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How long will AT&T's "cow" of 5G network coverage in the first half of 2020 last year be?

date: 2019-07-26
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On July 25, according to foreign media reports, the us telecommunications company AT&T officially announced in its second quarter earnings conference call that it plans to launch a national 5G network in the first half of 2020.AT&T says it has completed 60 percent of its 700MHz 4G public safety FirstNet deployment so far, in preparation for AT&T's 5G rollout in the first half of next year.


So far, AT&T has rolled out the 39GHz MMW 5G network in 20 U.S. markets, and will continue to deploy MMW networks in different markets, even though AT&T has plans to achieve nationwide low-frequency coverage.Speaking on the conference call, AT&T CEO Randall Stephenson said, 'it takes time to deploy a truly high-speed network, and future customers will experience extreme speeds of 1 Gbit/s over MMW networks.'Of course, Randall Stephenson also said 5G will be 'business-driven' for the time being, with only some companies and developers selling 5G terminals.


However, it is worth noting that the financial data disclosed this time shows that AT&T's net profit in the second quarter was only 3.7 billion dollars, although its revenue increased 15.3% year on year to 45 billion dollars, compared with 5.132 billion dollars in the same period last year, down 27.9% year on year.


Faced with such a sharp drop in net profits, it is no surprise that AT&T has come up with such a radical plan, and this time it is striking that the 5G spectrum it plans to deploy across America is in millimeter-wave form.In February, Sprint, the fourth-largest U.S. carrier, sued AT&T for misleading customers that it was using 5G networks.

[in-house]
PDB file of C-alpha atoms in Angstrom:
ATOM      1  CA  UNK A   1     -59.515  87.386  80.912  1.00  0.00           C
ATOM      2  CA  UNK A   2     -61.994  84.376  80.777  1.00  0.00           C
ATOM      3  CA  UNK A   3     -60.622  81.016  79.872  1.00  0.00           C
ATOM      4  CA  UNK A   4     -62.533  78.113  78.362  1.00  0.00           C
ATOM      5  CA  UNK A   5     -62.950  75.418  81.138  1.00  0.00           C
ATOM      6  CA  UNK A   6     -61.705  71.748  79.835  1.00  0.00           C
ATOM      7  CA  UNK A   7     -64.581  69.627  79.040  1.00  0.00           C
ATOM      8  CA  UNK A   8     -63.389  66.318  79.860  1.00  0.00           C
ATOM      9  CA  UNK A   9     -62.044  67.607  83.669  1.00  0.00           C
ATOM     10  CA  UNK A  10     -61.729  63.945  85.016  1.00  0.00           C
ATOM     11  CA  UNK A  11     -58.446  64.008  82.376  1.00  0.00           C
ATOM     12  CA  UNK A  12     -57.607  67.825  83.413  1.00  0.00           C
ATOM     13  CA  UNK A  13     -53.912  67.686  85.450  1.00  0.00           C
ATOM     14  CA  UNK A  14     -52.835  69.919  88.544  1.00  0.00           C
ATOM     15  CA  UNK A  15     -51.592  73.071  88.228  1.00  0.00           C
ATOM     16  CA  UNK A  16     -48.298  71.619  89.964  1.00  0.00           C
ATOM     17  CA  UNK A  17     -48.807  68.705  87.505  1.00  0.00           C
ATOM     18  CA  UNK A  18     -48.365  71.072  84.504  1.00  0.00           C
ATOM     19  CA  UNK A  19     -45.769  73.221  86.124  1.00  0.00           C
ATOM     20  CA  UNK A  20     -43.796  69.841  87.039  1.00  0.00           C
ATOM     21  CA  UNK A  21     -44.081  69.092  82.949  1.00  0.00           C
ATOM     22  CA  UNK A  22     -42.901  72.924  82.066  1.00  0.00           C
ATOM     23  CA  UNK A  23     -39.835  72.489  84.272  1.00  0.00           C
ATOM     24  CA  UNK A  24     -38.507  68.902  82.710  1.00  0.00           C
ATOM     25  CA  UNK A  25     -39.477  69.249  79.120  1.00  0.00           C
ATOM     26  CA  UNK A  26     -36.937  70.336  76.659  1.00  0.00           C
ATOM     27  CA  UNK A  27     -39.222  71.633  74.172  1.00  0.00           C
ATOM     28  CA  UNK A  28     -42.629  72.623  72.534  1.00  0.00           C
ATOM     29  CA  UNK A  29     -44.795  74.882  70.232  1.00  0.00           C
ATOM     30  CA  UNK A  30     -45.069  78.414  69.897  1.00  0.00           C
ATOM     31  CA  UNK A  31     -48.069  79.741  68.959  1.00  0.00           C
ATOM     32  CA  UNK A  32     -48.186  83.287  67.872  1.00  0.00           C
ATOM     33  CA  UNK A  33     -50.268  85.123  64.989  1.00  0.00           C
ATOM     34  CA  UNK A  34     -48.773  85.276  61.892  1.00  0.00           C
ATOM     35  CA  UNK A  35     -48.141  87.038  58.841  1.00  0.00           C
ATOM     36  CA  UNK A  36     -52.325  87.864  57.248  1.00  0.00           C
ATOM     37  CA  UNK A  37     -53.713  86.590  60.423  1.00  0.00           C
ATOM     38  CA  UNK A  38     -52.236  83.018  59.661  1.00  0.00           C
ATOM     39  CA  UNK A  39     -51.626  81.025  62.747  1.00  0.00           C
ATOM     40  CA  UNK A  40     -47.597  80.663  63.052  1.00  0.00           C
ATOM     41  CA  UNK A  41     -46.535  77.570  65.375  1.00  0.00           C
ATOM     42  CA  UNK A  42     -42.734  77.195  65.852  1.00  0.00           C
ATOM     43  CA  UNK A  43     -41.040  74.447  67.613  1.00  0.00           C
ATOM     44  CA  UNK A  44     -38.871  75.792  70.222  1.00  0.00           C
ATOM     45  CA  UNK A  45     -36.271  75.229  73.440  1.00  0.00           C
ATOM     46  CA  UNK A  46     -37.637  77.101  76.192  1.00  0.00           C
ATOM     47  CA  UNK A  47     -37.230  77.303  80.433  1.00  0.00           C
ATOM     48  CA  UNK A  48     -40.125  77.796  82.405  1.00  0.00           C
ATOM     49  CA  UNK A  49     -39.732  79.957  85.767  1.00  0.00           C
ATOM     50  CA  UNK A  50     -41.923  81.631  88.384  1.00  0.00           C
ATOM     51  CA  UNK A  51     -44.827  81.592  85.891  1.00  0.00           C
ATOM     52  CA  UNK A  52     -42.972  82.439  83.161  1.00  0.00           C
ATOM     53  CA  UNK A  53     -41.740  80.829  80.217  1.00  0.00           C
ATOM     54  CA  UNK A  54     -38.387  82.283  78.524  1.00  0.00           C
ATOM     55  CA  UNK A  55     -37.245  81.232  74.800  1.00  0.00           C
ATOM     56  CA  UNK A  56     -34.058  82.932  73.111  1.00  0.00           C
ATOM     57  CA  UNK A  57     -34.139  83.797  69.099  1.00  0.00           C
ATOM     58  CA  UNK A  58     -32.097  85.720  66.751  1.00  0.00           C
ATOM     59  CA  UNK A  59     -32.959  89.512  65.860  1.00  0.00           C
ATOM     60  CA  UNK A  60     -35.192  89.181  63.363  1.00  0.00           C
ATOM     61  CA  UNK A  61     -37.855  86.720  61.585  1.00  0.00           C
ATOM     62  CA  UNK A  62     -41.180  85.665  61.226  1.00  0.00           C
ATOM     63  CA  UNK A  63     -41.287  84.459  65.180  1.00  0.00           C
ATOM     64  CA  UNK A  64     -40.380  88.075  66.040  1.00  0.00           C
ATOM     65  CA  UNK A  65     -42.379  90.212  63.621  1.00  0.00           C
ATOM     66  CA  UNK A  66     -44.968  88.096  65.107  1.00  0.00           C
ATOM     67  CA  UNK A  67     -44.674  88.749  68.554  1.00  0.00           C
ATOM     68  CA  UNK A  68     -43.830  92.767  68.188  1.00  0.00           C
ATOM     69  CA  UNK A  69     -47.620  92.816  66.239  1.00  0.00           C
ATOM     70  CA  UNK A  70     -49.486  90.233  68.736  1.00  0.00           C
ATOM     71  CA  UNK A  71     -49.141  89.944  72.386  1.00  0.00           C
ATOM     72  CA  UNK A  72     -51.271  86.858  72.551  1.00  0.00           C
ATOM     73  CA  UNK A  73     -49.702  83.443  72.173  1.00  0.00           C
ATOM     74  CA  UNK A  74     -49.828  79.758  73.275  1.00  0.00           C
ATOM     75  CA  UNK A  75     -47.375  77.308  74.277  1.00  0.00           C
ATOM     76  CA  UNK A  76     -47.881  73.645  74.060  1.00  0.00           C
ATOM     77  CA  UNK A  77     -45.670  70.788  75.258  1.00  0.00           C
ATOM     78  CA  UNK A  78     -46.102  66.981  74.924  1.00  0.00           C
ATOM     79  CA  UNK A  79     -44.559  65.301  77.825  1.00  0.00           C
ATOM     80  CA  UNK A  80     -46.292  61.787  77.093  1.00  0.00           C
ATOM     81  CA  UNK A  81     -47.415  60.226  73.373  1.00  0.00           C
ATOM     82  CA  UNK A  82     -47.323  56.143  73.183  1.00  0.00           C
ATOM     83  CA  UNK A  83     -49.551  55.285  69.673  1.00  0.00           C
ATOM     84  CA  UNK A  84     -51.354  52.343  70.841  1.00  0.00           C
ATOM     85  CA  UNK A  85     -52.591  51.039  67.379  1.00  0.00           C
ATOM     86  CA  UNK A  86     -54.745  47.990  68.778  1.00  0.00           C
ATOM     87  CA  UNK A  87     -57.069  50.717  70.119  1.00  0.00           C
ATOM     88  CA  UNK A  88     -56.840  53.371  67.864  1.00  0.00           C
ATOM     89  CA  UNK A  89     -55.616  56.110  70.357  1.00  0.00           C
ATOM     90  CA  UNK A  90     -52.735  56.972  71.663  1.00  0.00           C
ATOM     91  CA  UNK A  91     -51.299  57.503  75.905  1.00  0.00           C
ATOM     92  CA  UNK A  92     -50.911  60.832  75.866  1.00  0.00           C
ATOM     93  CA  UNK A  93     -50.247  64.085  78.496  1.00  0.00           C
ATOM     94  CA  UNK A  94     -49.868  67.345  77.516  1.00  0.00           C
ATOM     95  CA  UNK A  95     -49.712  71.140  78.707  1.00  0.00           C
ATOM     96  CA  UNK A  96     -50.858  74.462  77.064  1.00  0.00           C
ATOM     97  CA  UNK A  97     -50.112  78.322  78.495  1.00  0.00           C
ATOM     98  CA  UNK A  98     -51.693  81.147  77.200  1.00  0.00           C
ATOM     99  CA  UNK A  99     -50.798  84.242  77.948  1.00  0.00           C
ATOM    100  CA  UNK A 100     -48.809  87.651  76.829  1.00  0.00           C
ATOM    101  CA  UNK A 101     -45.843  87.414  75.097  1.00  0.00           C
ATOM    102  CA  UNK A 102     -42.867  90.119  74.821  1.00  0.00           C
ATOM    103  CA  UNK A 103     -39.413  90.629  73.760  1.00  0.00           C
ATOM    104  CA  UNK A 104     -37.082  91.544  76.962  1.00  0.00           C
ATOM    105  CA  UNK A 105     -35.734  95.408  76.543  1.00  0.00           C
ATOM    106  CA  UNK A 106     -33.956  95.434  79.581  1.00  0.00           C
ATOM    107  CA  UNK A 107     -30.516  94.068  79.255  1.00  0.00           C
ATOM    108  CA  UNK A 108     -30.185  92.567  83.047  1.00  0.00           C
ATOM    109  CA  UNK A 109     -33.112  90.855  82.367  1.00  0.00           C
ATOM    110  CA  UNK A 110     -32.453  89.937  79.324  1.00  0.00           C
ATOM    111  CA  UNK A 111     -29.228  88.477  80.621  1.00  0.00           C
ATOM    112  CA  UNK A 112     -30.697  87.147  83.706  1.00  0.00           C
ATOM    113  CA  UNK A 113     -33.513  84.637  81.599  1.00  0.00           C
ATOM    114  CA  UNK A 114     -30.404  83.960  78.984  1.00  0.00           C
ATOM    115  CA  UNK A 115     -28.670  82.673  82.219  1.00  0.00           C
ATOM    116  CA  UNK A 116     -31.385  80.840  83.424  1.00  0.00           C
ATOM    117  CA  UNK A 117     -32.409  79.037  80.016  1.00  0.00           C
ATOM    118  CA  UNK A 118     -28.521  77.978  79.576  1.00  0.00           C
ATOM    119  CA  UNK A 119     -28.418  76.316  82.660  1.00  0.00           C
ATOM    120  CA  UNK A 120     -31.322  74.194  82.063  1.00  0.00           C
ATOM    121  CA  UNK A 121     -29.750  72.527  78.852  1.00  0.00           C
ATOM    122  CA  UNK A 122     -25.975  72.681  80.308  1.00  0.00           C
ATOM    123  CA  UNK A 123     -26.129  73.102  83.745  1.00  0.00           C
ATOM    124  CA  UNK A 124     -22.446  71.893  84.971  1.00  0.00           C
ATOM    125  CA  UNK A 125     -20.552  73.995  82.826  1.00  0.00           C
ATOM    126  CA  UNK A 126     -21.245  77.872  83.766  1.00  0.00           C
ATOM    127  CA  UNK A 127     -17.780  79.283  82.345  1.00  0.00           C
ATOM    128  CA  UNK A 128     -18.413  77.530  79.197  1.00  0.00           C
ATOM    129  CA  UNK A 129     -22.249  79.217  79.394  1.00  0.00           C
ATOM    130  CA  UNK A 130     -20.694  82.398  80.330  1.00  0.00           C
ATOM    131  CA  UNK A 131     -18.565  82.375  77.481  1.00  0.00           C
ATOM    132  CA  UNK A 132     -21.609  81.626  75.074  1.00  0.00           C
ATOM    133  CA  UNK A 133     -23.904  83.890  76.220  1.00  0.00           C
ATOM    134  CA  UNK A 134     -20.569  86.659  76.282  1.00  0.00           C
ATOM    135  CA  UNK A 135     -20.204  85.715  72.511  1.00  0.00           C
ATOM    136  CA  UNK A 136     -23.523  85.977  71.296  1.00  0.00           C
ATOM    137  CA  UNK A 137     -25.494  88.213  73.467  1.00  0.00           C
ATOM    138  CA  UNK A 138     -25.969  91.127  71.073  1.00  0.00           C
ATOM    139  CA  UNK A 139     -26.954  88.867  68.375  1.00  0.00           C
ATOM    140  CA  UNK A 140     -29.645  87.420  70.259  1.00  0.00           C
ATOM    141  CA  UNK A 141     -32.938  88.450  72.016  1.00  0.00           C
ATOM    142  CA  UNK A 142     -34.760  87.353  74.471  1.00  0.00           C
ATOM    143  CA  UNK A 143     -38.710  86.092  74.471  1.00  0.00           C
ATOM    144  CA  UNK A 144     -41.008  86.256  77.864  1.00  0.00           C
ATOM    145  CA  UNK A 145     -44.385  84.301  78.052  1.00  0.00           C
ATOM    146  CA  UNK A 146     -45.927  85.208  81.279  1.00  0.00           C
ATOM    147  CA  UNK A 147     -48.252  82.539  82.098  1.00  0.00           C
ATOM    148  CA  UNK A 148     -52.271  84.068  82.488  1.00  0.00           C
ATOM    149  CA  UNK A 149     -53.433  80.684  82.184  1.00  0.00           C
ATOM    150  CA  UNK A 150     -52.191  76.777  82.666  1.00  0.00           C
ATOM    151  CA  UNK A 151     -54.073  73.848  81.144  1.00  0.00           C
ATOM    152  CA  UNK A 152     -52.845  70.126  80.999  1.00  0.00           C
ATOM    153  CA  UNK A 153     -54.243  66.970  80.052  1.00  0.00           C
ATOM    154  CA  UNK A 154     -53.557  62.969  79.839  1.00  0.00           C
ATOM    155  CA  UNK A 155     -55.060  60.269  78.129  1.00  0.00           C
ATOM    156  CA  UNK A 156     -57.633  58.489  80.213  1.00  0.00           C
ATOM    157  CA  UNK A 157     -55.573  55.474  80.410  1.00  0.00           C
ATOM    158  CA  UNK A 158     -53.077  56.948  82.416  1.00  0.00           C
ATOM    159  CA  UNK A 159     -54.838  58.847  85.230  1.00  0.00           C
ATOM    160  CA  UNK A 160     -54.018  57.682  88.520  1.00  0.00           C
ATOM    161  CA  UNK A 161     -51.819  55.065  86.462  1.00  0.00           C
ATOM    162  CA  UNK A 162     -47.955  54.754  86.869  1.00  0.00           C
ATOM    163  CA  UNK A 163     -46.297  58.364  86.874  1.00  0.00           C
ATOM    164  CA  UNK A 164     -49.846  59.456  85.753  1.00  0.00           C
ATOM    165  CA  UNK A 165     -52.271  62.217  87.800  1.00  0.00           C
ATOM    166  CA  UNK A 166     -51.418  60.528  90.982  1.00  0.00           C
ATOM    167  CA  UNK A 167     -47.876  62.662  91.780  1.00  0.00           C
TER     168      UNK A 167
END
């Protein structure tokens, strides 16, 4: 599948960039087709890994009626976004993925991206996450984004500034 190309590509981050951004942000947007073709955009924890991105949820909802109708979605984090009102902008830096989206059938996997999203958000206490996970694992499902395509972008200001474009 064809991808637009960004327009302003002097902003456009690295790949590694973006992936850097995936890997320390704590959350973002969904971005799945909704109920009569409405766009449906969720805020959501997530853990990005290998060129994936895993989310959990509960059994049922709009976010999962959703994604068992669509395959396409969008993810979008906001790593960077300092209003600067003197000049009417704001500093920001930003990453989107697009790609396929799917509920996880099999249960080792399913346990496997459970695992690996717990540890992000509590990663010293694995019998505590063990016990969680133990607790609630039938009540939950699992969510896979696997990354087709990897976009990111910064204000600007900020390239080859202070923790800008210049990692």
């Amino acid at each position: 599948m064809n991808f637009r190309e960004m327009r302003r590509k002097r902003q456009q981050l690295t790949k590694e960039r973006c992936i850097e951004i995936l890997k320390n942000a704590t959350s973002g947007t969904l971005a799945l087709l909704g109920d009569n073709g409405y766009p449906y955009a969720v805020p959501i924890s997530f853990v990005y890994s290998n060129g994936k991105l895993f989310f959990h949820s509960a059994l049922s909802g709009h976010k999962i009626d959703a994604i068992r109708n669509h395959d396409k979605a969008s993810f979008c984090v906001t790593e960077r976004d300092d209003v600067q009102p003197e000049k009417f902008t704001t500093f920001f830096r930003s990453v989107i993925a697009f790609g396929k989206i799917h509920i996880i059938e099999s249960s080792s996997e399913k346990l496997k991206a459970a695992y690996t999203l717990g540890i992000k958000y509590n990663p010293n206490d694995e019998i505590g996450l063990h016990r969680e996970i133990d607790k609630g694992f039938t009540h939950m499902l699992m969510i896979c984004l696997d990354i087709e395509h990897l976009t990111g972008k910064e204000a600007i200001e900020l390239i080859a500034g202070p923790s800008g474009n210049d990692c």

Back then, it was reported that some U.S. phone users with AT&T's service already had '5G E' logos on their phones, replacing the old LTE.The meaning of '5G E' is '5G Evolution', theoretically the peak speed will reach 400M/s.If that's the case, it does mean users are getting the service of a real 5G network.But the puzzle is, how did AT&T get users to enjoy 5G networks when there were no 5G smartphones?


AT&T, for its part, argues that the 5G logo was caused by the fact that it has a service that gives it access to faster networks via a 5G mobile hotspot.


Clearly, AT&T is trying to mislead customers into thinking they're already on 5G.Sprint claims in its lawsuit that AT&T is trying to cheat its way into an unfair advantage in a saturated market by falsely claiming it is offering 5G wireless, when in fact it is offering only a premium version of 4G LTE.


So how can AT&T, with its history, convince others that it can deliver nationwide coverage on time and quality?And at a time when the United States is completely exclusive to information and is rejecting communications equipment from other countries, AT&T's promises are more like empty promises to offset declining profits.


If, in this period of time, AT&T suddenly achieves the goal of 'being in charge' and instantly knows all technologies of 5G in mind, it is possible to achieve this goal.This is clearly unrealistic, since this time AT&T claims that the 5G network it is deploying is in millimeter-wave frequency.